Apologising for something you haven’t done yourself takes no emotional investment, but it does serve the purpose of drawing attention to yourself and making you appear noble and virtuous. And this is the essence of so much loud anti-racism at the moment – certainly among white liberals: it’s good old-fashioned virtue-signalling, coupled with fear and conformism. What footballer would dare refuse to take the knee? What corporate head would appear on television to pronounce that he had nothing whatsoever to do with slavery and was not for nowt going to say sorry for anything?

What we are seeing at the moment is akin to what we experience each November (but more sinister), when people compete over who can have the biggest poppy the earliest, and anyone who appears on television without one is subject to suspicion and inquisition. It resembles, too, the reaction to the death of Diana, Princess of Wales, in 1997, when a menacing air of emotional correctness pervaded the land.

Black Lives Matter 2020 is this generation’s Diana moment. This summer we have been implored to say the correct thing, to display the correct emotion, to be conspicuously compassionate. Anyone dissenting or staying silent is morally wanting, or worse: a racist. Such monstrous stupidity.

Sky Cinema’s war on the past

Much to the chagrin and irritation of many of its users, but keeping with the spirit of this summer, the Sky Cinema channel has this month started to put trigger warnings next to potentially offensive films. Movies such as Gone with the Wind and Dumbo now carry the caution that they contain ‘outdated attitudes, language and cultural depiction which may cause offence’. A Sky spokesman says: ‘Sky is committed to supporting anti-racism and improving diversity and inclusion.’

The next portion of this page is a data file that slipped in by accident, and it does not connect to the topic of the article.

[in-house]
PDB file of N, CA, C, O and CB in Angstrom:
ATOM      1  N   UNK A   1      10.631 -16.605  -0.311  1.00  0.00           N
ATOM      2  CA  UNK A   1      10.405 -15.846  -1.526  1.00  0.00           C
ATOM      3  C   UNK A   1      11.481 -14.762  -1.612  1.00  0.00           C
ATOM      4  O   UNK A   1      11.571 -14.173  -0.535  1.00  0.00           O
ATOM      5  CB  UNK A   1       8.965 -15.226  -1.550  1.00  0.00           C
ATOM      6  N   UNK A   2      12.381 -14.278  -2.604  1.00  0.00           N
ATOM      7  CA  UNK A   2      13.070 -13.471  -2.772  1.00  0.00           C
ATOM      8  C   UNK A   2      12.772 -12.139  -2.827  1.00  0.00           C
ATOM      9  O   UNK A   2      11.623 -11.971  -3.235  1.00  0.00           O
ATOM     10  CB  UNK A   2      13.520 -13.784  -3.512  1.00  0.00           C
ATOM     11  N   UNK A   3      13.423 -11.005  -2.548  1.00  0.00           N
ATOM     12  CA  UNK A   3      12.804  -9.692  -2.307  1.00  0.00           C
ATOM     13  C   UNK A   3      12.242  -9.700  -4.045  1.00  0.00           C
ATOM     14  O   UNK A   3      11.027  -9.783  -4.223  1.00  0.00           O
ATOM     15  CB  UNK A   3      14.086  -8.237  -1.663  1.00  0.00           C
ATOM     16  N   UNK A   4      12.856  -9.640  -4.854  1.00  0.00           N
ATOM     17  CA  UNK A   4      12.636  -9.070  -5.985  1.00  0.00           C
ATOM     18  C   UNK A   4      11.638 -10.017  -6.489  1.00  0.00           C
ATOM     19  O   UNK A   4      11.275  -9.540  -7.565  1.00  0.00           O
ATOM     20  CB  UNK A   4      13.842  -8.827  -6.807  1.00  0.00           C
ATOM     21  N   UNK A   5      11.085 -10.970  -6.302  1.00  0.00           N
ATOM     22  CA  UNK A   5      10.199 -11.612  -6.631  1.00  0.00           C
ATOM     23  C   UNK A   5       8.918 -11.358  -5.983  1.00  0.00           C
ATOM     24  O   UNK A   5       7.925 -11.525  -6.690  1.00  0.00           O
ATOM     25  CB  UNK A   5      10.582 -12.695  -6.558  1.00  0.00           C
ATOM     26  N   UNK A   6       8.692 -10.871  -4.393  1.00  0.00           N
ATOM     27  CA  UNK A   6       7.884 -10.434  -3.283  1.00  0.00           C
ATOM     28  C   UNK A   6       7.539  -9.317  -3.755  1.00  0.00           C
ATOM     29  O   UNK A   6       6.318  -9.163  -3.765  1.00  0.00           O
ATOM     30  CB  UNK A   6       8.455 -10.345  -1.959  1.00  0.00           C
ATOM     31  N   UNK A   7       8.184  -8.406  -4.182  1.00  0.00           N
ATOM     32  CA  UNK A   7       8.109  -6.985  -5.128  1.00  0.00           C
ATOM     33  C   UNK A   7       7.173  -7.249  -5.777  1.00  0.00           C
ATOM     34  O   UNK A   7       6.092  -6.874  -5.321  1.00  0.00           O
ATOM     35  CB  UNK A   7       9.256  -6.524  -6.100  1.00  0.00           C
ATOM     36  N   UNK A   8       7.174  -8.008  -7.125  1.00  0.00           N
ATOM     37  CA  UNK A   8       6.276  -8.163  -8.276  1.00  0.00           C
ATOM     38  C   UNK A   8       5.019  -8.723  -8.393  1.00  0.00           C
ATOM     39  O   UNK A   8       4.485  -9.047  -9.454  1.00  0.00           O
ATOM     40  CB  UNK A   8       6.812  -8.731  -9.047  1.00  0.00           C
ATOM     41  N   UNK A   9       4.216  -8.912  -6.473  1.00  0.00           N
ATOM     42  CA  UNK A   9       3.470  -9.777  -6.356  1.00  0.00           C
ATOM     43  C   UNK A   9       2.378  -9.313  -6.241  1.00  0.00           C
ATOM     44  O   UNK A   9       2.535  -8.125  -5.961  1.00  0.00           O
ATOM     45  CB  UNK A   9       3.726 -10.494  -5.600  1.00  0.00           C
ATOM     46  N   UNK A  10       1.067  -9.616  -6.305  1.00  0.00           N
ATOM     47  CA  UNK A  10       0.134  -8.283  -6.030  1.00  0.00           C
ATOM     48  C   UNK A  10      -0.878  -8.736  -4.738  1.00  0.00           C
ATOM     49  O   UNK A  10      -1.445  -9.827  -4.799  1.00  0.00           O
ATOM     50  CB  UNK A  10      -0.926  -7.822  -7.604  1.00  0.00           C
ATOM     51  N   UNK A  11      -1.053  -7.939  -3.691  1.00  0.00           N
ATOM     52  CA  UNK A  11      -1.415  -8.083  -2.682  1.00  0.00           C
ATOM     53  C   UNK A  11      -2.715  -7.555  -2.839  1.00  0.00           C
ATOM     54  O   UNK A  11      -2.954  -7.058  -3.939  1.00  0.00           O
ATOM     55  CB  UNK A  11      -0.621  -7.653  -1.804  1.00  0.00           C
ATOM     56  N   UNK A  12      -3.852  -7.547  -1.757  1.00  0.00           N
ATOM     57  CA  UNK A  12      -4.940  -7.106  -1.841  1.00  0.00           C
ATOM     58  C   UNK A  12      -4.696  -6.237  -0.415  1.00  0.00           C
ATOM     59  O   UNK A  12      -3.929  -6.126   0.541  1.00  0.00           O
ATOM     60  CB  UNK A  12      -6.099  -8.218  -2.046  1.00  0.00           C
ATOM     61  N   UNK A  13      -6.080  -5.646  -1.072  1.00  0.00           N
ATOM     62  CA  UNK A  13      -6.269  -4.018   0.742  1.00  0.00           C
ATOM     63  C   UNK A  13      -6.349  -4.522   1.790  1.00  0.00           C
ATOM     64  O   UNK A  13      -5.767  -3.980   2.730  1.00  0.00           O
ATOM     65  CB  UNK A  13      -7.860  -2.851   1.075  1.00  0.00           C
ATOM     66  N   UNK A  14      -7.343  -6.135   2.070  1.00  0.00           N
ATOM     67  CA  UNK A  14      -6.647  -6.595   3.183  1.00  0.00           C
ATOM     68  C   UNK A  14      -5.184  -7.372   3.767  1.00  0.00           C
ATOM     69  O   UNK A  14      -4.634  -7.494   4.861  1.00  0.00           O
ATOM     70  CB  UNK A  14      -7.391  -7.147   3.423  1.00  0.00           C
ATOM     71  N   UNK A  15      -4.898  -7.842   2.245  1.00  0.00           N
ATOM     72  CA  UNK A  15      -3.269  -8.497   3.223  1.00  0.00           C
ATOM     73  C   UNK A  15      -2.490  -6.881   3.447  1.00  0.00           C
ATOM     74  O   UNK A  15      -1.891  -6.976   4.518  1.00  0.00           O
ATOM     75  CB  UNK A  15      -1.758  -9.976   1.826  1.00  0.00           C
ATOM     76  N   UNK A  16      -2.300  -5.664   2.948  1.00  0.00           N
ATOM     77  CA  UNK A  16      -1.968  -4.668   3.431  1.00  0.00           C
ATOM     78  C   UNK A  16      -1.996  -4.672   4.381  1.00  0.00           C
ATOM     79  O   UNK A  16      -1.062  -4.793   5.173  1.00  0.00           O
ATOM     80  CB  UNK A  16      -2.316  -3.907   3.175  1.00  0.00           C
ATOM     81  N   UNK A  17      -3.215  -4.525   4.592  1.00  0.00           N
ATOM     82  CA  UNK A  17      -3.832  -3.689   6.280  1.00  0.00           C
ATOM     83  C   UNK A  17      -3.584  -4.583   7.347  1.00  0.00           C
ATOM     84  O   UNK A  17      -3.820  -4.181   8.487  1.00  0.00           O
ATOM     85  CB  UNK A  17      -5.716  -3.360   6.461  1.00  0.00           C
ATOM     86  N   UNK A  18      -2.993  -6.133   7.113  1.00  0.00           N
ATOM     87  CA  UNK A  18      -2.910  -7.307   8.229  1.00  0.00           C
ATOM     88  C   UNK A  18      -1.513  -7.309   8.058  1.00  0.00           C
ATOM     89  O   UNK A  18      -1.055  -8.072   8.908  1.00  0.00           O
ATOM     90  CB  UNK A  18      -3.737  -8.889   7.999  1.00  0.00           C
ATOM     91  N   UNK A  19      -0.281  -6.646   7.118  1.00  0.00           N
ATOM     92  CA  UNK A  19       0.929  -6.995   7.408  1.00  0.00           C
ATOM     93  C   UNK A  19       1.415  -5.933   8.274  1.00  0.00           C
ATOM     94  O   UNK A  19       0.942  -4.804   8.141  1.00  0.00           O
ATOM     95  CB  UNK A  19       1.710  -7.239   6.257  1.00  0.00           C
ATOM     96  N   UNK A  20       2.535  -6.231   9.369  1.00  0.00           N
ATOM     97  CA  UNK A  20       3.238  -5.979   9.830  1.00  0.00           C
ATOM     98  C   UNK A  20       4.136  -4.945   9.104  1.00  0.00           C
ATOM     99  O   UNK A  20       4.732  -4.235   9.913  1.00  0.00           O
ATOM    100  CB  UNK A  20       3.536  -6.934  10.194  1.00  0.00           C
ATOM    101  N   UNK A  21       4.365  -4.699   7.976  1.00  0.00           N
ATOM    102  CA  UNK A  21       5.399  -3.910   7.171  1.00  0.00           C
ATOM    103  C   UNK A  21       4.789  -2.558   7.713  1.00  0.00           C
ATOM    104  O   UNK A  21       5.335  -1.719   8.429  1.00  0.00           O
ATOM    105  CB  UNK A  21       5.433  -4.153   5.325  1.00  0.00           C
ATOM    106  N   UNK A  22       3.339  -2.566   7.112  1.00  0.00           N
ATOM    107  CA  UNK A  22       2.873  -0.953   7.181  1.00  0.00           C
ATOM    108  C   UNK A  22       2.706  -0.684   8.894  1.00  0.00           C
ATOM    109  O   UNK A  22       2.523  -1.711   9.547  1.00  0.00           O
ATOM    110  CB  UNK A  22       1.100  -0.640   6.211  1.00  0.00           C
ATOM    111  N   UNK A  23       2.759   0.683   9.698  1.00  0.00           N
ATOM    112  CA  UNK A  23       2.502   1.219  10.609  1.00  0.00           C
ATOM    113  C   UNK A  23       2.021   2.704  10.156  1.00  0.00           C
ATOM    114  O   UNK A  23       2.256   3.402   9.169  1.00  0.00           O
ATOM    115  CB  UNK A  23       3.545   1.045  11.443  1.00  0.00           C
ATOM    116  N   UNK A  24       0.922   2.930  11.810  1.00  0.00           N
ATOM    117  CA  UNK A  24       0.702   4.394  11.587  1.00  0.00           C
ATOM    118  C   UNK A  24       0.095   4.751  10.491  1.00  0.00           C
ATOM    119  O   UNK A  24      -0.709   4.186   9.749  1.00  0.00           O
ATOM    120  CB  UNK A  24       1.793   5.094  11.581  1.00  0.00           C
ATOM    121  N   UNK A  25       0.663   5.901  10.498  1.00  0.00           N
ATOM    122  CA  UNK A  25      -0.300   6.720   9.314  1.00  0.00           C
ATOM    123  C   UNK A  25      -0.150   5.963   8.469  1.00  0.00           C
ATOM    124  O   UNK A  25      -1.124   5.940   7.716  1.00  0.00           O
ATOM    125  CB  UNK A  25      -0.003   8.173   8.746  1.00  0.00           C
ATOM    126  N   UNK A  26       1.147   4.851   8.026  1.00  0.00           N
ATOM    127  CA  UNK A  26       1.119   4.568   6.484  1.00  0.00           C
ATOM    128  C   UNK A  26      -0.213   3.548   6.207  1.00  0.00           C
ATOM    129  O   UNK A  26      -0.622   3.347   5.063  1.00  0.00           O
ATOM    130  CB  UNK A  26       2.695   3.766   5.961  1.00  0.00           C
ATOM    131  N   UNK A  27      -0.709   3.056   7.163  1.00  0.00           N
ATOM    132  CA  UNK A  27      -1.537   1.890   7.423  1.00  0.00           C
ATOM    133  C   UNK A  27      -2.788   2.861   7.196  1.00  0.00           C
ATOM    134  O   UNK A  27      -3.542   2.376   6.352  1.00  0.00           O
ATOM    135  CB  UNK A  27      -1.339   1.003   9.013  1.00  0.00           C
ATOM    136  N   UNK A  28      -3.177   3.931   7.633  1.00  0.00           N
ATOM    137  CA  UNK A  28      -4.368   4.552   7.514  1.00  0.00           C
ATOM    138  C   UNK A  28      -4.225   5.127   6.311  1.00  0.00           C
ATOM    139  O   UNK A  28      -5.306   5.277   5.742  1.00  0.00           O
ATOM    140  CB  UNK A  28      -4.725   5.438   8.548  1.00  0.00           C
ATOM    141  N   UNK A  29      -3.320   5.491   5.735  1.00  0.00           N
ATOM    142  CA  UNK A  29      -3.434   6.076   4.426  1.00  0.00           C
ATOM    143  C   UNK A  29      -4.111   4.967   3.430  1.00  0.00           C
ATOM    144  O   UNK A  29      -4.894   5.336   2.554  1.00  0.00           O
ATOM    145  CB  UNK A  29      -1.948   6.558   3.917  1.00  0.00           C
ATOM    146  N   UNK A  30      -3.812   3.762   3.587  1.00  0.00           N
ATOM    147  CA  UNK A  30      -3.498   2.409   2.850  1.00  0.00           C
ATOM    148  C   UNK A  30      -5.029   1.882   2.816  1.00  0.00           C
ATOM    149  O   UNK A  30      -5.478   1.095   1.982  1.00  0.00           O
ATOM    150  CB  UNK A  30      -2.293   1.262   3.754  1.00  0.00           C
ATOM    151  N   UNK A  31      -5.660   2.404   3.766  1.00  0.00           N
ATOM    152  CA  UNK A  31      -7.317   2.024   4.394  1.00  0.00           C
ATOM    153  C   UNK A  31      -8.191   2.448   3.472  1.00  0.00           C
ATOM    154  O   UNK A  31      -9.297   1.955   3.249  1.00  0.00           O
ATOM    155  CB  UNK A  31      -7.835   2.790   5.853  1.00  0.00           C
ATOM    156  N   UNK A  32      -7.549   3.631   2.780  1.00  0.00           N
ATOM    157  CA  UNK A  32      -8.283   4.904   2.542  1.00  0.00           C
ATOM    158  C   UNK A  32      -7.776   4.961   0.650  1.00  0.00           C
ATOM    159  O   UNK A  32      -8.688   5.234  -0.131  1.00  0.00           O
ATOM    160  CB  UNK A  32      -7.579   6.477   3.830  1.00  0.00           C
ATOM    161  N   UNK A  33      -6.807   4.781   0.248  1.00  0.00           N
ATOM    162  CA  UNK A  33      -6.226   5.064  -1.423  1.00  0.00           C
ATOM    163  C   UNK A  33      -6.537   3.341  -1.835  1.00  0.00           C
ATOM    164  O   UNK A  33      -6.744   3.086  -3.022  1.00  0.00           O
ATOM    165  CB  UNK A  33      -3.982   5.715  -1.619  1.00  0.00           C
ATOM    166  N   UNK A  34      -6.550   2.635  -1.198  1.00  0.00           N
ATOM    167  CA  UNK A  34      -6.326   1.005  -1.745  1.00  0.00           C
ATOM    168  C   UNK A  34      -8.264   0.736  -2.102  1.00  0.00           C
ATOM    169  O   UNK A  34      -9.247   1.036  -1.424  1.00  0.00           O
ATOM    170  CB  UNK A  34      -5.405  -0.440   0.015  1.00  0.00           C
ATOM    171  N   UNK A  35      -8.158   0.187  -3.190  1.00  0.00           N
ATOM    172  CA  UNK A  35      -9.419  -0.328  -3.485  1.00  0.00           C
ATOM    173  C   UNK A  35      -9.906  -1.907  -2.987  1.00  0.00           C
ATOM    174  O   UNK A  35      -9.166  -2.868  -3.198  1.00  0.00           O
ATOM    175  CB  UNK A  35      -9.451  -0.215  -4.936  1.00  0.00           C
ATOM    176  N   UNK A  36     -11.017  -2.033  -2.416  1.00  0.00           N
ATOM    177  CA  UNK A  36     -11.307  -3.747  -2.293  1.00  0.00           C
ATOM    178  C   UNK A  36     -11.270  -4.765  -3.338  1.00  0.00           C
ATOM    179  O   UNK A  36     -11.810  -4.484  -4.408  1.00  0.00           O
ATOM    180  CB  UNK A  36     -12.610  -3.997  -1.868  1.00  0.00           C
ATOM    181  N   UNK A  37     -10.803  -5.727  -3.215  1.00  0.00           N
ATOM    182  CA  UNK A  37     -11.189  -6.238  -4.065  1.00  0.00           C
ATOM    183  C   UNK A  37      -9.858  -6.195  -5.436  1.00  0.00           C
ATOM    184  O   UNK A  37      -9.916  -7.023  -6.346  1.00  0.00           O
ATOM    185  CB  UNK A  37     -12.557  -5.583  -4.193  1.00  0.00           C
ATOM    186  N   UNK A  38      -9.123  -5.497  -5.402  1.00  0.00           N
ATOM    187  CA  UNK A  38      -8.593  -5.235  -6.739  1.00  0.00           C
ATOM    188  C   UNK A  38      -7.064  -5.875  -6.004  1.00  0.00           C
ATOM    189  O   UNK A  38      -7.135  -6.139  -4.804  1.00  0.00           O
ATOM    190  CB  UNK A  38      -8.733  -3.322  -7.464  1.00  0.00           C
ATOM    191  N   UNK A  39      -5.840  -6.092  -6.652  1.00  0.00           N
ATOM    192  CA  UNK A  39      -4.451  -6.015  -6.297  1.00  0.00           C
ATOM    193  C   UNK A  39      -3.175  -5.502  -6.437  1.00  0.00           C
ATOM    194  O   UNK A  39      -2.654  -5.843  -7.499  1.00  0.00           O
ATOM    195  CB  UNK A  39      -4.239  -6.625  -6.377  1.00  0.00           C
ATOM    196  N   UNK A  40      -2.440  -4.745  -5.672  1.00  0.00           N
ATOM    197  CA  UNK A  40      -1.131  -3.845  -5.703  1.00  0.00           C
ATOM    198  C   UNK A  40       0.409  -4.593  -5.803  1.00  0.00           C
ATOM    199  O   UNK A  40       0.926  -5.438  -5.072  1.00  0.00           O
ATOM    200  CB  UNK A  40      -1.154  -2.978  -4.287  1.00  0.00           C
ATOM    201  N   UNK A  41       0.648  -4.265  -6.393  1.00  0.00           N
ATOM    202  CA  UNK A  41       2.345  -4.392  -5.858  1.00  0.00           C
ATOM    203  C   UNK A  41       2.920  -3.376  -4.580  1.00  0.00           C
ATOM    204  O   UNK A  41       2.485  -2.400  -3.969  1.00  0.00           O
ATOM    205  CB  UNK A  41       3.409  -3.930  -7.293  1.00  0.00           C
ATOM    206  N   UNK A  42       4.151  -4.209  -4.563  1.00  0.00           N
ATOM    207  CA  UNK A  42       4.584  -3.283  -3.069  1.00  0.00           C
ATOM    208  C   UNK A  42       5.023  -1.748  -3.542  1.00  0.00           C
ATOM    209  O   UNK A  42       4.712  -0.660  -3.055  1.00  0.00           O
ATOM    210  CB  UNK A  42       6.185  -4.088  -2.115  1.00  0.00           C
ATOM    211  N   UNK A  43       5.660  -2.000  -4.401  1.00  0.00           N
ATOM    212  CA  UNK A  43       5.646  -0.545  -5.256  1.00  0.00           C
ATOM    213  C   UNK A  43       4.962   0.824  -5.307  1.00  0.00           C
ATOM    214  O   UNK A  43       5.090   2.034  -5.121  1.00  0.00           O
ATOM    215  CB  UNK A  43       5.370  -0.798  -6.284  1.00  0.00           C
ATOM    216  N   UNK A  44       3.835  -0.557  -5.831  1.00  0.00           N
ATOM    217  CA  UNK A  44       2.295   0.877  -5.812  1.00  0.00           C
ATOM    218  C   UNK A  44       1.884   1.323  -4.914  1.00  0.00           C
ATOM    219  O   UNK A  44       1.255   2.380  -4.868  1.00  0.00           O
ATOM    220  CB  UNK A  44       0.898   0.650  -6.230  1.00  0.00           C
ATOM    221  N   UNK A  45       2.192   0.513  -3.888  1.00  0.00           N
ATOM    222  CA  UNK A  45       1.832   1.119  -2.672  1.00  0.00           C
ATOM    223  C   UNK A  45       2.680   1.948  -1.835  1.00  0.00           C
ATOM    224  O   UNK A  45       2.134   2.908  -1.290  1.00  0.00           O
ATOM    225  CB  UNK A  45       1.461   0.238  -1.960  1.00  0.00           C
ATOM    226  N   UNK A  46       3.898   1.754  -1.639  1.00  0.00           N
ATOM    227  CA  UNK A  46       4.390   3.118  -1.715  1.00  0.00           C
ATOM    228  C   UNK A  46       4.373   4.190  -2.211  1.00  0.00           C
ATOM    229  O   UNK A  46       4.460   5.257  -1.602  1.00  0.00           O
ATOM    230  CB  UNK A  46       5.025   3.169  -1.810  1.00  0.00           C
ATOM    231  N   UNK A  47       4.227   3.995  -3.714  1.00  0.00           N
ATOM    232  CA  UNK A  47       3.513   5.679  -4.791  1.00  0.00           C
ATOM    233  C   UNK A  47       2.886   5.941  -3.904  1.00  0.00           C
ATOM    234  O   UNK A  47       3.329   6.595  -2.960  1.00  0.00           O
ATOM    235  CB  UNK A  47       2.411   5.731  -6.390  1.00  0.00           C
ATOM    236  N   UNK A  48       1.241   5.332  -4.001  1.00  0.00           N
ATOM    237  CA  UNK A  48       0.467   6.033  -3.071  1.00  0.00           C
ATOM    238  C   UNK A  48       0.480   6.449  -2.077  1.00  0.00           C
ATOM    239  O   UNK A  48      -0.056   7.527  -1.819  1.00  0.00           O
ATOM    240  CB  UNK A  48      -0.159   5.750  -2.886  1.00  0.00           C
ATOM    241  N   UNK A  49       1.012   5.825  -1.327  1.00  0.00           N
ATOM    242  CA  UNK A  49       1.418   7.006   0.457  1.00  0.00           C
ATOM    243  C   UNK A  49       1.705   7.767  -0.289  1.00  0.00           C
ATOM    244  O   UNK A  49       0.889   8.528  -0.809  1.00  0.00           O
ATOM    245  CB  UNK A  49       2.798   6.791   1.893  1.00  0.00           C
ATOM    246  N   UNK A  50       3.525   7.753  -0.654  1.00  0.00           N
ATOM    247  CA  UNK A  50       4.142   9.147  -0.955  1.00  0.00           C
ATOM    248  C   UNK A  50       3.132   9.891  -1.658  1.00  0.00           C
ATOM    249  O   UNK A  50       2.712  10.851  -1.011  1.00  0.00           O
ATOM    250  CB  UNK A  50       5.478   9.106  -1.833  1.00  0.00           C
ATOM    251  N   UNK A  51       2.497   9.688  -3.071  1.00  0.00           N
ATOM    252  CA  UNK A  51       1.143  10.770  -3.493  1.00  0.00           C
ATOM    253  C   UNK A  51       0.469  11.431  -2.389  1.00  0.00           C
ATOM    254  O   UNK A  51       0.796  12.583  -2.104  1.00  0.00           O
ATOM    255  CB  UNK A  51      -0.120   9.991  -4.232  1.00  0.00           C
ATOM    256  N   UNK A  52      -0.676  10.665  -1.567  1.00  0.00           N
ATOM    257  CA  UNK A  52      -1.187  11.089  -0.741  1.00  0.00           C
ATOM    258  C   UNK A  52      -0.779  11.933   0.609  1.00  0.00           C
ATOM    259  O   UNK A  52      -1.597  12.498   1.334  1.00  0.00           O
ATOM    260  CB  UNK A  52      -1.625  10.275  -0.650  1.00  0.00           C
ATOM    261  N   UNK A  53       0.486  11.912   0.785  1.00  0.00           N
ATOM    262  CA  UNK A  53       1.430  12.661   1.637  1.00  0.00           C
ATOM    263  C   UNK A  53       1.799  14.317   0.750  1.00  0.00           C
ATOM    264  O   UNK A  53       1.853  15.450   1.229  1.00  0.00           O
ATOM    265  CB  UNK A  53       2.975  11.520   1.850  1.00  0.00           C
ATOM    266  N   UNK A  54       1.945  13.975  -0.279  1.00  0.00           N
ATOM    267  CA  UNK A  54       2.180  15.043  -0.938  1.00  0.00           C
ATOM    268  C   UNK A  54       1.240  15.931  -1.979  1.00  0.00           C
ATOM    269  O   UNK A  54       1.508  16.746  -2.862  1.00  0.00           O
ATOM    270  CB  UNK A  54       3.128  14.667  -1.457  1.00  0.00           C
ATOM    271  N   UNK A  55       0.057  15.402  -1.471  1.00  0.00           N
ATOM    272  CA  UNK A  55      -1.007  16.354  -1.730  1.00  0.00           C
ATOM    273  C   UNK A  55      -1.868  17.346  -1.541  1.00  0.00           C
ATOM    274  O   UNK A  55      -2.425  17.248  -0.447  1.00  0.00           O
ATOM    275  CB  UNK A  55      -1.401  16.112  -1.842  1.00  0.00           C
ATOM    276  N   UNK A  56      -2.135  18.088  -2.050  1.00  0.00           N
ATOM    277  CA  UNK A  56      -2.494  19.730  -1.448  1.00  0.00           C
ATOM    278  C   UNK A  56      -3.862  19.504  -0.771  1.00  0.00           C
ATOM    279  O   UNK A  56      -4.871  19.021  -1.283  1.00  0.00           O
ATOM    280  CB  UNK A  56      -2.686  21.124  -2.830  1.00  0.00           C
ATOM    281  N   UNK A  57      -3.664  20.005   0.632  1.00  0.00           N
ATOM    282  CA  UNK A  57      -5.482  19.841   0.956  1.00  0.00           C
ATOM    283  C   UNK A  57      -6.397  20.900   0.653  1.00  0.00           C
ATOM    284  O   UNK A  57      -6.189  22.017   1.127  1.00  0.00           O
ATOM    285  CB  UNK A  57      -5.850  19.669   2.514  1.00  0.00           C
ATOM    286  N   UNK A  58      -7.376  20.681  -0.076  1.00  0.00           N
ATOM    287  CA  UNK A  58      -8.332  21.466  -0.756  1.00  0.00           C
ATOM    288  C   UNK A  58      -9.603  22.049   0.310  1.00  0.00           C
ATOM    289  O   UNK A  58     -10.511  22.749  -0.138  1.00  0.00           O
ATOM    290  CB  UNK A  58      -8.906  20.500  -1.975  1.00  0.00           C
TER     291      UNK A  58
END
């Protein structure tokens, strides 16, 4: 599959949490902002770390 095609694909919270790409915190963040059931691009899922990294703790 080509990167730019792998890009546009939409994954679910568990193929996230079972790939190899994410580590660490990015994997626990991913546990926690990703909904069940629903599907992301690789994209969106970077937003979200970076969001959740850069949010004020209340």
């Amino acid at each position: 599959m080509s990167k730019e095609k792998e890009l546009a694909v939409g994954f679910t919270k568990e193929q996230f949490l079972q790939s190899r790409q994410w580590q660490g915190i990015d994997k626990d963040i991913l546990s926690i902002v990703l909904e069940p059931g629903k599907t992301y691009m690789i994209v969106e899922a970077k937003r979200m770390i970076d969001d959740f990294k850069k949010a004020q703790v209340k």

Like statue iconoclasm, Sky’s move represents today’s current hostile and superior view of the past. They did bad things then because they were racist and unenlightened. There is the implicit belief that we in 2020 have reached a plateau of enlightenment from which we can judge all previous times.

Yet morals always change and always will. History is one era in which we can genuinely talk of moral relativism. The next generation is bound to decry our one because tomorrow’s moralities will be different. Who knows what they will be. To judge by the growing popularity of veganism, my bet is that the people of 2020 will be damned for eating animals. Censorious ‘woke’ cancel culture might also be condemned for the intolerant ideology it is. And just as we deplore the brutalists of the 1960s who destroyed so much Victorian architecture, the vandalisation of statues might also come to be deplored by the more liberal people of tomorrow.

‘As the perfect afterthought Father’s Day gift, scented candles come in an arguably excessive range of aromas. Thanks to Chris Martin, lead singer of Coldplay, there is now one more.

‘His candle is called This Smells Like My Jizz. It is the companion to his two Burp brands launched last year: This Smells Like My Bellend and This Smells Like My Anus. The new model is described as “A fitting follow-up to that candle, this blend is made with human placenta, canine diarrhoea, absinthe, hemlock, essence of petunia, rhubarb, Monster Munch, two pints of cider (ice in the cider) and boiled cabbages for a scent that’s sexy, surprising and wildly addictive”.

‘Martin, 43, unveiled the candle, priced £75, on Tonight With Fucking Jimmy Carr on Tuesday.’

Patrick West is a spiked columnist. His latest book, Get Over Yourself: Nietzsche For Our Times, is published by Societas.

Image by: Getty.

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Topics Covid-19 Identity Politics Politics UK